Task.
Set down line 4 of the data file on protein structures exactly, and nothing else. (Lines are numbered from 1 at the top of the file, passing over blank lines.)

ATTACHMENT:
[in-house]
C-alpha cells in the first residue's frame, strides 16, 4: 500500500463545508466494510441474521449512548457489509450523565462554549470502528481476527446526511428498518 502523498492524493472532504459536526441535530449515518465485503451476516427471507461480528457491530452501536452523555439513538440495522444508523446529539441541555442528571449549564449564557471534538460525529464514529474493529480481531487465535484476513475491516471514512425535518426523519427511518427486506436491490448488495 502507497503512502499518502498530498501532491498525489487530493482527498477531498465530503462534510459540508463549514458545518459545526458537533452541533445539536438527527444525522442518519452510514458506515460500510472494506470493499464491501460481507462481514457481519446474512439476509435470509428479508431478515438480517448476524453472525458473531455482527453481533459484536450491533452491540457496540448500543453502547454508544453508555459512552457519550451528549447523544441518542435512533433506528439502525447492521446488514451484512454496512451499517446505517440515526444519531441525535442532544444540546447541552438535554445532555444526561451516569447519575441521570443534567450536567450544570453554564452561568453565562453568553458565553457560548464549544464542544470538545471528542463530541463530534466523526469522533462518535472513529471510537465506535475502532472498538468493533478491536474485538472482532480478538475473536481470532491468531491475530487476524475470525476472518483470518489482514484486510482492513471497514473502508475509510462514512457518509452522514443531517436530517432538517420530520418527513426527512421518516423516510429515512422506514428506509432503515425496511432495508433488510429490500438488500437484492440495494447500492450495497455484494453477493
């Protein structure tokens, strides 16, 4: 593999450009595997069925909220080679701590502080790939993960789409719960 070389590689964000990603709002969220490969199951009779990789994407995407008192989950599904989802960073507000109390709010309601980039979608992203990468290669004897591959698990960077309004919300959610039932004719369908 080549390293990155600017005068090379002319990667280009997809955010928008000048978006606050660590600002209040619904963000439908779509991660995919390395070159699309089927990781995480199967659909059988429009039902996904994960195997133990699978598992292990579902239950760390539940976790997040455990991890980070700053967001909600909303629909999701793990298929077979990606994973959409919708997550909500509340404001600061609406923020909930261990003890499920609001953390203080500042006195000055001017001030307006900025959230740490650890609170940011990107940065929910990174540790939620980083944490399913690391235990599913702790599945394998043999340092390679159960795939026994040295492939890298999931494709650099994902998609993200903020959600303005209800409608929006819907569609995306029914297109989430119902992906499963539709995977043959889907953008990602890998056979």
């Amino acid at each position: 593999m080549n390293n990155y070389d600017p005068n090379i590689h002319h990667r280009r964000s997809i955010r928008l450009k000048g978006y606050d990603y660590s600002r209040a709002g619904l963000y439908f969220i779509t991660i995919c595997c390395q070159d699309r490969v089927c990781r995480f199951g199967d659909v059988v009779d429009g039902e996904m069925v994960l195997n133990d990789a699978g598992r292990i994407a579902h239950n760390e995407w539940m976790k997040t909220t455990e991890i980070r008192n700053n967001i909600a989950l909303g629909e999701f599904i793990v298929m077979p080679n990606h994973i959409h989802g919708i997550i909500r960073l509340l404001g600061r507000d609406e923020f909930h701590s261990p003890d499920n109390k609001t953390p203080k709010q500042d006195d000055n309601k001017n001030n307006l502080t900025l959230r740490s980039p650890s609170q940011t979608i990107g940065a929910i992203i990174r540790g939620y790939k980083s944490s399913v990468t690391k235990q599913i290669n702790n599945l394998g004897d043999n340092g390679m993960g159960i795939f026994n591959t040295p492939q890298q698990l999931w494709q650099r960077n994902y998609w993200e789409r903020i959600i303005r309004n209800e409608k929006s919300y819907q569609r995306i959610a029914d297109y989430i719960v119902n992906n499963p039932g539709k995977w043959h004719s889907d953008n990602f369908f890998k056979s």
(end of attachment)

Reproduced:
């Amino acid at each position: 593999m080549n390293n990155y070389d600017p005068n090379i590689h002319h990667r280009r964000s997809i955010r928008l450009k000048g978006y606050d990603y660590s600002r209040a709002g619904l963000y439908f969220i779509t991660i995919c595997c390395q070159d699309r490969v089927c990781r995480f199951g199967d659909v059988v009779d429009g039902e996904m069925v994960l195997n133990d990789a699978g598992r292990i994407a579902h239950n760390e995407w539940m976790k997040t909220t455990e991890i980070r008192n700053n967001i909600a989950l909303g629909e999701f599904i793990v298929m077979p080679n990606h994973i959409h989802g919708i997550i909500r960073l509340l404001g600061r507000d609406e923020f909930h701590s261990p003890d499920n109390k609001t953390p203080k709010q500042d006195d000055n309601k001017n001030n307006l502080t900025l959230r740490s980039p650890s609170q940011t979608i990107g940065a929910i992203i990174r540790g939620y790939k980083s944490s399913v990468t690391k235990q599913i290669n702790n599945l394998g004897d043999n340092g390679m993960g159960i795939f026994n591959t040295p492939q890298q698990l999931w494709q650099r960077n994902y998609w993200e789409r903020i959600i303005r309004n209800e409608k929006s919300y819907q569609r995306i959610a029914d297109y989430i719960v119902n992906n499963p039932g539709k995977w043959h004719s889907d953008n990602f369908f890998k056979s």